A 10-minute drive over to the Maboneng district is Market on Main, another foodie paradise surrounded by clothing boutiques and art galleries, where I found a comfortable, people-watching spot in the courtyard, supped on a cool Bavarian-esque, South African Swagga Weiss beer, tucked into a pulled pork sandwich from Jozi’s Smokehouse and ate my first Koek Sister, one of the most delicious, warm, cinnamon-spiced, coconut coated, churros-cross-donuts I’ve ever had. Fuel enough for the two hour tour of the city’s street art with resident hipster ‘Bones’, which kicked off with a poignant reminder of how quick the city has transformed in recent years: ‘five years ago, you wouldn’t be able to walk from here to the bridge without being mugged,’ he tells us, pointing to a 100m stretch; possibly the worst thing to say to a bunch of tourists at the start of a tour. Graffiti is celebrated here and actively encouraged; ergo it’s really good, with artists being invited to adorn walls with their colourful and oft political statements.
Stanley 44, quite possibly my favourite of the markets, boasted a beer yard serving up live music, local craft beers on tap and spicy prego rolls under the shelter of trees; vintage home shops selling far more covetable items than my weekend case would allow, and the Bean There Coffee Company roastery specialising in single origin Fair Trade beans, and which Agent Cooper would enthusiastically declare serves a ‘damn fine cup of (Ethiopian) coffee’.
With the abundance of exciting consumables outside, there’s danger you won’t have appetite for the deliciousness on offer at the hotel. The Flames terrace restaurant serves up a fine feast to break the fast, with juices tailored to your tastes, buffet of cereals, fruit platters and meats, and a reasonably-priced a la carte menu. It’s at its best at lunch, when the coals are stoked and the traditional South African braai – ostrich kebabs, steak, lamb chops, fish, all grilled and served up alongside platters of native oysters, adventurous salads, pap balls and spicy salsas – is accompanied by an impressive craft beer card. The terrace continues to buzz into the night where lounge seating and uninterrupted city sights, including the lit up Telkom tower, Africa’s tallest building, make it the perfect spot for a nightcap.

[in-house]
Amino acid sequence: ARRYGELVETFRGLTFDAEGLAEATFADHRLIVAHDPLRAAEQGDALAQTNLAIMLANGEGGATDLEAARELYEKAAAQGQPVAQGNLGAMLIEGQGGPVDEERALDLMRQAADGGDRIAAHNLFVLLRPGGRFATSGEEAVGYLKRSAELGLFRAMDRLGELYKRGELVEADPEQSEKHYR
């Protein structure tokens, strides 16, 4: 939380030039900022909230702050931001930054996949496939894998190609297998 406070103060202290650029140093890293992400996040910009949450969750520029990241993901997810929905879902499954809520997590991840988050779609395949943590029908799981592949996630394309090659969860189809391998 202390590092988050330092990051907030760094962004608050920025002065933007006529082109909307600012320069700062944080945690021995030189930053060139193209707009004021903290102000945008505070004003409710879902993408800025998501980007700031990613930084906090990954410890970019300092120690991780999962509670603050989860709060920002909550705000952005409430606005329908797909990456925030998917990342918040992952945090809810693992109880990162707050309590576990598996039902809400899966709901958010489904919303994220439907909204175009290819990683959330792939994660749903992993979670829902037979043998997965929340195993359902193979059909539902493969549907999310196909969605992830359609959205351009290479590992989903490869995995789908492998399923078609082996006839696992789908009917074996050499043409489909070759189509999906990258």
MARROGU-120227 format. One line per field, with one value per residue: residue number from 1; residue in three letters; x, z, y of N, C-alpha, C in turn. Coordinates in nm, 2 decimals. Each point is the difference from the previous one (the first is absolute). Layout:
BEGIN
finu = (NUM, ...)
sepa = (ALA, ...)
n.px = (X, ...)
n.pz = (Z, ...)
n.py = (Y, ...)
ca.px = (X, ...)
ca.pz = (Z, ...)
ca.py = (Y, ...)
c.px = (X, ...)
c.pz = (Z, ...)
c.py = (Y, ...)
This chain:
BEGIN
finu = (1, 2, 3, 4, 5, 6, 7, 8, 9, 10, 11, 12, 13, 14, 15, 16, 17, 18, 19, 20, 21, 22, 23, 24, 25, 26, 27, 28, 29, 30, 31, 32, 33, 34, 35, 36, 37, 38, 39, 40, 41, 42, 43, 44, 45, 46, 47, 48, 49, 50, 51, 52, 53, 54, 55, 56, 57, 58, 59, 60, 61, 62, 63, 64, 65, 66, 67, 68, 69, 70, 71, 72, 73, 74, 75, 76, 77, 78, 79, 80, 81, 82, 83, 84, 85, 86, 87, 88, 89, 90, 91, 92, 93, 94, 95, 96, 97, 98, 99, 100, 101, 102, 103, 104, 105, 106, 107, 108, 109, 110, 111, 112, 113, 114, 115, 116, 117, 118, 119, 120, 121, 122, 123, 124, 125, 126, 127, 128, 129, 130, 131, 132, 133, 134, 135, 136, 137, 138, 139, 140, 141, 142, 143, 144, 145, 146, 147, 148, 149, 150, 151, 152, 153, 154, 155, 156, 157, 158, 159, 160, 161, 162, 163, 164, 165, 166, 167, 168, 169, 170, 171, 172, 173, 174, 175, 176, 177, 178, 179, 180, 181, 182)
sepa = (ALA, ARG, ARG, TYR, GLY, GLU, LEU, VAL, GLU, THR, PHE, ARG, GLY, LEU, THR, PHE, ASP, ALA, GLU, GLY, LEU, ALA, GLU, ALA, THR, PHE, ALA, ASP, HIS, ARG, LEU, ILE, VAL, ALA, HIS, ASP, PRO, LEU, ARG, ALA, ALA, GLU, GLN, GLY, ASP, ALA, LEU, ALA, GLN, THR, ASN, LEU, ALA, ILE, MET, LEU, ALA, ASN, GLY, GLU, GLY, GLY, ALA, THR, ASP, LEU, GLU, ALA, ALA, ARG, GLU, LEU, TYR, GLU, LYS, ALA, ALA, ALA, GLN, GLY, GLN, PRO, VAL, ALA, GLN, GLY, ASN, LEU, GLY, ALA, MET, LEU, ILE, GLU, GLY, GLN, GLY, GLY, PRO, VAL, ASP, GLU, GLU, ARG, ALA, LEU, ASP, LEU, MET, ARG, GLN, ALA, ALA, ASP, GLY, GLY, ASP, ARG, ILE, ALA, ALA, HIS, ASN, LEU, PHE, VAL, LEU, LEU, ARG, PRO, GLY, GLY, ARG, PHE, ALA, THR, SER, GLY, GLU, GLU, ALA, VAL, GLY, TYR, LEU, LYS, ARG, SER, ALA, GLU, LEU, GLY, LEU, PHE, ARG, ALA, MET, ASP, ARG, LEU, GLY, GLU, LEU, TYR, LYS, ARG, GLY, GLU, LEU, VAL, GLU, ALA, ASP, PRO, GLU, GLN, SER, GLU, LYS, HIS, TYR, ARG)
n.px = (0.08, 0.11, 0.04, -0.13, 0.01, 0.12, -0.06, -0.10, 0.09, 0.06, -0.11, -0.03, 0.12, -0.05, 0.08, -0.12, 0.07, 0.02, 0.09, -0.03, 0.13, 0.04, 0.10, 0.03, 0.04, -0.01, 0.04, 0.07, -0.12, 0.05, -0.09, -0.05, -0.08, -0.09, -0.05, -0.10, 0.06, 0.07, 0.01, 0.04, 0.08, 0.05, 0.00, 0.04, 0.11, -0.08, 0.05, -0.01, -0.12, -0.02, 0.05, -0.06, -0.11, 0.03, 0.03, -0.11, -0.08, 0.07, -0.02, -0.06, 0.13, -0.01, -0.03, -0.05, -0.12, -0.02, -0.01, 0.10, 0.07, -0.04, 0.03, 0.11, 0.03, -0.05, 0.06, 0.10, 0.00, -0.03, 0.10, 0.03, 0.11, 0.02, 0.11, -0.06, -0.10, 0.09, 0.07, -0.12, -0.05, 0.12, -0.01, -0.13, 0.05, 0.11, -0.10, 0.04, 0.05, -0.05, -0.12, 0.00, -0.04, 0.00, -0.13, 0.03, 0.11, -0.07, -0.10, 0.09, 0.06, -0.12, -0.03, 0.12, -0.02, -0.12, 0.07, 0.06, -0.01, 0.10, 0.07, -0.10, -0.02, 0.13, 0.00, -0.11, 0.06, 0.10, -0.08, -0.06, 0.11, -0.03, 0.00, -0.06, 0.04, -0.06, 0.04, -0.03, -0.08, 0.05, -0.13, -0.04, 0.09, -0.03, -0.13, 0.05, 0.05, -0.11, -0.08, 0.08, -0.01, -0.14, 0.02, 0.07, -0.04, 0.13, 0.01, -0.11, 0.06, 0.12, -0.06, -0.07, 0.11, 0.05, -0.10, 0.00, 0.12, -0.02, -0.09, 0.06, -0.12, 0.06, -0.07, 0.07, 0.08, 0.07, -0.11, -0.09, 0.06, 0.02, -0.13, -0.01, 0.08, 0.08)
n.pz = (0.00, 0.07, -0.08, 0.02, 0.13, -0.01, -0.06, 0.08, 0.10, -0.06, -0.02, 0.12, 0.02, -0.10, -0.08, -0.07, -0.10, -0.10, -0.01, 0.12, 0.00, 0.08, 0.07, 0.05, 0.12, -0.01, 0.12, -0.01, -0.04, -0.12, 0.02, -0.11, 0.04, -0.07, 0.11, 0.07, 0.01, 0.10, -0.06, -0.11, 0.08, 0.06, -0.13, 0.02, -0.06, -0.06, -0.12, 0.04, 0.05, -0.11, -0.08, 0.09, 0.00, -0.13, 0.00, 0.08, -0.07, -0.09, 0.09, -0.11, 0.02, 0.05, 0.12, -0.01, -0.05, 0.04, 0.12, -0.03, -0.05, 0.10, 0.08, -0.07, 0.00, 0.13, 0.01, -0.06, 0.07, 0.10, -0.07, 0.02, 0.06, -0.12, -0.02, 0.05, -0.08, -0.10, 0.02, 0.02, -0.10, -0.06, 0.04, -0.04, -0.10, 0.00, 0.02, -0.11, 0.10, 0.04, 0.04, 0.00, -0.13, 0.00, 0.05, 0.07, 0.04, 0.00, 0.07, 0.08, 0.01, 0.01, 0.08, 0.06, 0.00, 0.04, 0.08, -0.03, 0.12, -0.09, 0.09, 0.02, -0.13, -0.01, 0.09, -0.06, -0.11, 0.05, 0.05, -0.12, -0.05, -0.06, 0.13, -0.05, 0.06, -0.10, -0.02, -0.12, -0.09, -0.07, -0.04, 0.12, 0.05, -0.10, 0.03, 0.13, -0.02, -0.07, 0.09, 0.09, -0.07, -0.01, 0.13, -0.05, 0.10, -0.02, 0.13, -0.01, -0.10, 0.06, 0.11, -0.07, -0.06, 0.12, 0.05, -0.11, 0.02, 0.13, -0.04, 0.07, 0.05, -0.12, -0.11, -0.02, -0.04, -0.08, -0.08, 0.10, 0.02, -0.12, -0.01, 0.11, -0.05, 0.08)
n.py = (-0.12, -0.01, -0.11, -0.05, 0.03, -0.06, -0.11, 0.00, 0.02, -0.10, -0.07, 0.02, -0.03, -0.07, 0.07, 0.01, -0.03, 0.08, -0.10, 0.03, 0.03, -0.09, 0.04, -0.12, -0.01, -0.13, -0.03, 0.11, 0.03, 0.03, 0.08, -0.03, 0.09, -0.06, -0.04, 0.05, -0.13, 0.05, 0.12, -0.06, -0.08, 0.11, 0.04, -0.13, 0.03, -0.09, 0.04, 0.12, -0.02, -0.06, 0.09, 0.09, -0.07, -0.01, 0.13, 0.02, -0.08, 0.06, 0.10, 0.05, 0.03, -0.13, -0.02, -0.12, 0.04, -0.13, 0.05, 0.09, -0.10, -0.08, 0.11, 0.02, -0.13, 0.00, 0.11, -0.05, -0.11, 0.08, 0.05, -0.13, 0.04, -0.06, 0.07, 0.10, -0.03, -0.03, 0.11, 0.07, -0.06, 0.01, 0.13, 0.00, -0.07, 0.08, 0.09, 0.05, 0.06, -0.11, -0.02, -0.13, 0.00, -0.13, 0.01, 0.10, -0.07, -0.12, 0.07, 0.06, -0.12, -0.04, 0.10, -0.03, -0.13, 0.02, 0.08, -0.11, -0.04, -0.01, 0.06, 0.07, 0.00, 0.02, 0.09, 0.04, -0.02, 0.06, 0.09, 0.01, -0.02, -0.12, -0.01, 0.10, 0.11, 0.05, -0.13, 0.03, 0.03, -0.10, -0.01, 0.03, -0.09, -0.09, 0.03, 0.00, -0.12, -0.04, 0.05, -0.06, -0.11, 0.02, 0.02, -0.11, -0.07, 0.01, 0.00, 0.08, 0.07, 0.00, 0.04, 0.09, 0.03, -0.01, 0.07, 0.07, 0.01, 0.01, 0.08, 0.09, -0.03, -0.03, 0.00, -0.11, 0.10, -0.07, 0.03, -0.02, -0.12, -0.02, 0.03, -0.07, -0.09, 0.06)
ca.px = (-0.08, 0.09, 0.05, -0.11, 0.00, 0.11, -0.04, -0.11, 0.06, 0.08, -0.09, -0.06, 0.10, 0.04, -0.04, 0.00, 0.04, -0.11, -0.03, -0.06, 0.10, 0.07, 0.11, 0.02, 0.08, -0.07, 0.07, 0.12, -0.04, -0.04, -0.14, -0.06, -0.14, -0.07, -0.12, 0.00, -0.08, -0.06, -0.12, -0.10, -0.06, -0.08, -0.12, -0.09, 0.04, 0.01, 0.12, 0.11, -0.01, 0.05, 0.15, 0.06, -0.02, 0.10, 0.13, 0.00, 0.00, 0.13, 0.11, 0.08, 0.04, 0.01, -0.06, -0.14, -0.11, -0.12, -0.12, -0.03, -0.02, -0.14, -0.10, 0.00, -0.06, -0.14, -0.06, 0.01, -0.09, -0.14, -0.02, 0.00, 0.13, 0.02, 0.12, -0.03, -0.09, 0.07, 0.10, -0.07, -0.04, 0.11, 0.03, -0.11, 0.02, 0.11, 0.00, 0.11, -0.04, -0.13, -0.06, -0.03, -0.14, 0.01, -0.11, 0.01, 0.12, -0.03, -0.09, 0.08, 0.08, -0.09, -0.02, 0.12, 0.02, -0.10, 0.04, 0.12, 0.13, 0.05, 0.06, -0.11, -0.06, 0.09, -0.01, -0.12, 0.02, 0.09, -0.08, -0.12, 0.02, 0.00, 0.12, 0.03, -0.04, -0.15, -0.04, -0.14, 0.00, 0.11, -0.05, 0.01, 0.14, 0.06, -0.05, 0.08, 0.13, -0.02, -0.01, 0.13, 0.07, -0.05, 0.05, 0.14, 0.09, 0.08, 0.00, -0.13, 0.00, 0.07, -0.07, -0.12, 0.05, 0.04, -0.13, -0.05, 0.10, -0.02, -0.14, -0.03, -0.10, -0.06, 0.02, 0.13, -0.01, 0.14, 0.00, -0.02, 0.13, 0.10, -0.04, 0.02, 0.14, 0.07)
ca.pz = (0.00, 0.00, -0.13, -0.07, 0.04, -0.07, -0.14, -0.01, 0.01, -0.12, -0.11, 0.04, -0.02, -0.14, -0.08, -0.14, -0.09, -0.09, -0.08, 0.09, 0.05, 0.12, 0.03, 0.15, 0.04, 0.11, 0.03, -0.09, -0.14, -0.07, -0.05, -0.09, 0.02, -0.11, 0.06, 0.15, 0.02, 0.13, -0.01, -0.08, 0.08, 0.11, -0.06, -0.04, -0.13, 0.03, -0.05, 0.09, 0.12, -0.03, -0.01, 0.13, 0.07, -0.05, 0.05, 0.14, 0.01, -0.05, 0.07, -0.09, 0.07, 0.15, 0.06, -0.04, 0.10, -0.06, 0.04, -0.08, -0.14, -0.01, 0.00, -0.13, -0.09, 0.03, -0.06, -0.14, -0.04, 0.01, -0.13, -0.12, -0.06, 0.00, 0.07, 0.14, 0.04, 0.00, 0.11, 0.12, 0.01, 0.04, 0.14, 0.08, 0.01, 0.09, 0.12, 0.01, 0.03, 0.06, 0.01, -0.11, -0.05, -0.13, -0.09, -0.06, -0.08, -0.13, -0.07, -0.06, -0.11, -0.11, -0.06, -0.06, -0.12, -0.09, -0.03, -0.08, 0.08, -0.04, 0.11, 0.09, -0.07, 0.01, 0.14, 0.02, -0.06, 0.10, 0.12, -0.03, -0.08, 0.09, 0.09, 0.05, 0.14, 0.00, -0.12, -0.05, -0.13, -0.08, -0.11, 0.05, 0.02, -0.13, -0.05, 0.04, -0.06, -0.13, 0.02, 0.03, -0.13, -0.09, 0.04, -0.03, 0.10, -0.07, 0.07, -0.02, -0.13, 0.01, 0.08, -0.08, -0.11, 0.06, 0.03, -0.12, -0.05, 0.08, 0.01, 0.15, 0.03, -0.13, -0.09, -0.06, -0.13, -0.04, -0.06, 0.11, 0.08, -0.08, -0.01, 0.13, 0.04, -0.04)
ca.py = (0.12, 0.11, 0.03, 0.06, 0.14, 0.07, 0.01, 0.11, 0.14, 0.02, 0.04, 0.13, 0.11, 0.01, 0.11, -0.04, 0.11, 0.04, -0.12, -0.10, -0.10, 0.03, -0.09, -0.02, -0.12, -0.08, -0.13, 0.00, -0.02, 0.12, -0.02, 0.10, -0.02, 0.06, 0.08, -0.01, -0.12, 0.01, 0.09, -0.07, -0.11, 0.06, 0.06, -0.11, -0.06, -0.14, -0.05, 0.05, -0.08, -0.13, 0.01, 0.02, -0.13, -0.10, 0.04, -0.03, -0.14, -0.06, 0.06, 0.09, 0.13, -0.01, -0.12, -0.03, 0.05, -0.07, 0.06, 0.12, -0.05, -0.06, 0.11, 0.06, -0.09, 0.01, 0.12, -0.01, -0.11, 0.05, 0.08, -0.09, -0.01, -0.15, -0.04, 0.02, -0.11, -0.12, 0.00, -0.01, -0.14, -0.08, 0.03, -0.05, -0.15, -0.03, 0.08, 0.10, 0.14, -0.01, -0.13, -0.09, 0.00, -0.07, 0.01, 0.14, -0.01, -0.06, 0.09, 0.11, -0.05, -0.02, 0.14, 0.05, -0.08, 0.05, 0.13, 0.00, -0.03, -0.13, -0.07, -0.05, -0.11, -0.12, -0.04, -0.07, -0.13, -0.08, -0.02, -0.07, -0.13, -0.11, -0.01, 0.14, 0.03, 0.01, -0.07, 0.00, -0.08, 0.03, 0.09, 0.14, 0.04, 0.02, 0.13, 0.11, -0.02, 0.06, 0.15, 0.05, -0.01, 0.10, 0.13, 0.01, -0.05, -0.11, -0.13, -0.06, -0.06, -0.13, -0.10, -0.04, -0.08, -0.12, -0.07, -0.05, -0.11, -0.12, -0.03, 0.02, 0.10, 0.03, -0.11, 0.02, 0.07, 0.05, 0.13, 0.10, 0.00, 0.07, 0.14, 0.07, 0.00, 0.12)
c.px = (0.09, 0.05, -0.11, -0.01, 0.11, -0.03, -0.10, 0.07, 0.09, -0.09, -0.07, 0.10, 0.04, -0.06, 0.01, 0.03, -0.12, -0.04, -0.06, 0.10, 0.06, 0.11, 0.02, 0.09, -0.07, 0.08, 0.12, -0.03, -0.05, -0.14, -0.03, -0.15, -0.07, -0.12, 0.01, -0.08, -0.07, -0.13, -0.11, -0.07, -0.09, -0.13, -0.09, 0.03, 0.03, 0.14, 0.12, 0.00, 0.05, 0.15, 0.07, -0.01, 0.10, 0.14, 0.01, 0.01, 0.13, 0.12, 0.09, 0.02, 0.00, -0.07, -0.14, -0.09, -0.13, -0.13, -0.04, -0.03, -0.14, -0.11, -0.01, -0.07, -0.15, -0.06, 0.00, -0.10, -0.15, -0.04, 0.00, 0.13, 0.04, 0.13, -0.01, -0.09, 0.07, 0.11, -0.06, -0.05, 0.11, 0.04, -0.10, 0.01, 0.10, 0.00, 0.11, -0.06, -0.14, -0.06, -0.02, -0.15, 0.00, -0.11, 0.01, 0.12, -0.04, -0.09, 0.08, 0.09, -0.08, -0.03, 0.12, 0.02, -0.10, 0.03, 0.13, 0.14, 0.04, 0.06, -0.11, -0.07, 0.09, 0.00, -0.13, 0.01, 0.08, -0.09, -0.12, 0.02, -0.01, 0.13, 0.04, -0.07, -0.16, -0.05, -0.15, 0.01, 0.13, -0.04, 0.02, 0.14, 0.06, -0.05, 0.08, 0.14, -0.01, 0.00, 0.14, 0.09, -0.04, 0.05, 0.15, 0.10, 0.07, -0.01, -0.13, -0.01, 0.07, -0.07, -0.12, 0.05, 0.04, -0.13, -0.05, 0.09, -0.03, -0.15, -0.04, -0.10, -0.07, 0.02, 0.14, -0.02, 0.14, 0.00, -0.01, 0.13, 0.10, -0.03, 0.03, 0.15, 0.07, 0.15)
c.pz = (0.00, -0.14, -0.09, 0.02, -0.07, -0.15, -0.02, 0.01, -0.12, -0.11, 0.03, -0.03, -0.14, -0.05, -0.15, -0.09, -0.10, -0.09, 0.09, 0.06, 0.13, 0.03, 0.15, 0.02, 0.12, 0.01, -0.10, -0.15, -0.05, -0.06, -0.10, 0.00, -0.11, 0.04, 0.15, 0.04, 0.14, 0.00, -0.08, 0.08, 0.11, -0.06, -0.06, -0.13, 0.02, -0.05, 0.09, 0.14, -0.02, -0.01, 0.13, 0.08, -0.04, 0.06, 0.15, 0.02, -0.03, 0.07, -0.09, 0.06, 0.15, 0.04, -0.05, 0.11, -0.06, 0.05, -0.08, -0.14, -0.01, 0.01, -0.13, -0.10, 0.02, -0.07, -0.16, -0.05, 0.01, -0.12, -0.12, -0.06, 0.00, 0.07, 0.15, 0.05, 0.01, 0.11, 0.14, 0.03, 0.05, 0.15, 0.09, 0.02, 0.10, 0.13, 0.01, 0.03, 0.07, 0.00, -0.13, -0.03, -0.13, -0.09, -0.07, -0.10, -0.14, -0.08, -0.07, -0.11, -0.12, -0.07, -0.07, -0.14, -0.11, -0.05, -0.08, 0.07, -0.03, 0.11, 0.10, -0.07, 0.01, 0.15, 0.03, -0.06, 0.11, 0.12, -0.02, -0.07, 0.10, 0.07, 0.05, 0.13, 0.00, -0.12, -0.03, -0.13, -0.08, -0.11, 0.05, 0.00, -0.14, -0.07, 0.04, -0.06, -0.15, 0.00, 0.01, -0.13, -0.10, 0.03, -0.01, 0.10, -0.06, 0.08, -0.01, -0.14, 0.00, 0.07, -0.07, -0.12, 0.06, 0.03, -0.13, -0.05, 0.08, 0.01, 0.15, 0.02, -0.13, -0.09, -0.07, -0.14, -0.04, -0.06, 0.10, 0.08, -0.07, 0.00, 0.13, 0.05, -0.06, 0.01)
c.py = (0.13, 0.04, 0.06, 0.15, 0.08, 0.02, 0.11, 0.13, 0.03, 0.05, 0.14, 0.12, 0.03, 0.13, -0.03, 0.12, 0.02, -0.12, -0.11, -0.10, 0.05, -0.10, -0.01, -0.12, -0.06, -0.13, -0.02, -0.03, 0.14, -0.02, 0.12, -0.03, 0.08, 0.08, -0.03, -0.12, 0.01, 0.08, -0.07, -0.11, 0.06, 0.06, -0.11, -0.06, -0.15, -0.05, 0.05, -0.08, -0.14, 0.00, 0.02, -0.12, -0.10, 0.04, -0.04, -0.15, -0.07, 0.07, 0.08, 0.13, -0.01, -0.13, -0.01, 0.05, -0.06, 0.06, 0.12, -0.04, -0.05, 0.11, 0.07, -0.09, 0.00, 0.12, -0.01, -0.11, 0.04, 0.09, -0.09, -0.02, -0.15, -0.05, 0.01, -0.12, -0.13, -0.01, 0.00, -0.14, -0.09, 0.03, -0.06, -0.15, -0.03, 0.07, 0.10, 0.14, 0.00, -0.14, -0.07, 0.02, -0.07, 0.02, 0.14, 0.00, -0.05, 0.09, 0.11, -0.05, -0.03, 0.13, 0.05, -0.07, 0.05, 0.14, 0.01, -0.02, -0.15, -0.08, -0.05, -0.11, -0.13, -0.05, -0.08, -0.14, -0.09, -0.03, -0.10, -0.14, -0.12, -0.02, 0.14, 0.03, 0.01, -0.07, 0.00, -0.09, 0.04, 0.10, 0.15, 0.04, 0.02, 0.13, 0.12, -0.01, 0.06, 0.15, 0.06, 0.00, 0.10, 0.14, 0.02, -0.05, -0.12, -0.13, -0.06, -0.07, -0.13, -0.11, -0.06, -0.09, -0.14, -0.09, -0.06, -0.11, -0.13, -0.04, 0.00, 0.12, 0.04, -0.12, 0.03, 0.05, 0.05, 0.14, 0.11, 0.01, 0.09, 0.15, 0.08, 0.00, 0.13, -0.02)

Up another level, literally and figuratively, View, a sleek restaurant primely positioned to make the most of the sights, is the special occasion booking. Overseen by Executive Chef Dirk Gieselmann, shy in comparison to his confident, statement dishes, the menu looks and tastes sublime, while the sommelier’s selection allows you to tour South Africa’s wine regions. Mozambique prawns with ‘carrots in different textures’ was punchy, fun, and more importantly delicious; the tomato consommé, quite possibly one of the most unassuming dishes I’ve been presented with, was the flavour equivalent of La Tomatina. While my fellow travellers tucked into exquisite looking springbok loin Wellington, I gently forked through a lovely soft buttery skate; as they cracked into a chocolate pastilla, I worked cheerfully through my clock face of local and French cheeses.
With only an hour’s time difference, and night flights each way, jet lag didn’t feature, enabling us to comfortably squeeze a long haul trip into a short haul timeframe. It may have been the intrigue of a new hotel that took me to Johannesburg in the first place, but it’s a newfound love for the city that’ll have me heading back. Though, it would be awfully rude not to hit up the Four Seasons while I’m there…
Rates at Four Seasons The Westcliff, Johannesburg start from £270 per room per night based on two people sharing. For more information, visit www.foursesasons.com. Tel. 27 (0) 11 481 6000.
South African Airways offers double daily overnight flights from Heathrow’s newest Terminal 2 to Johannesburg, and easy onward connections to over 30 destinations in South Africa. Book now on flysaa.com or call 0844 375 9680.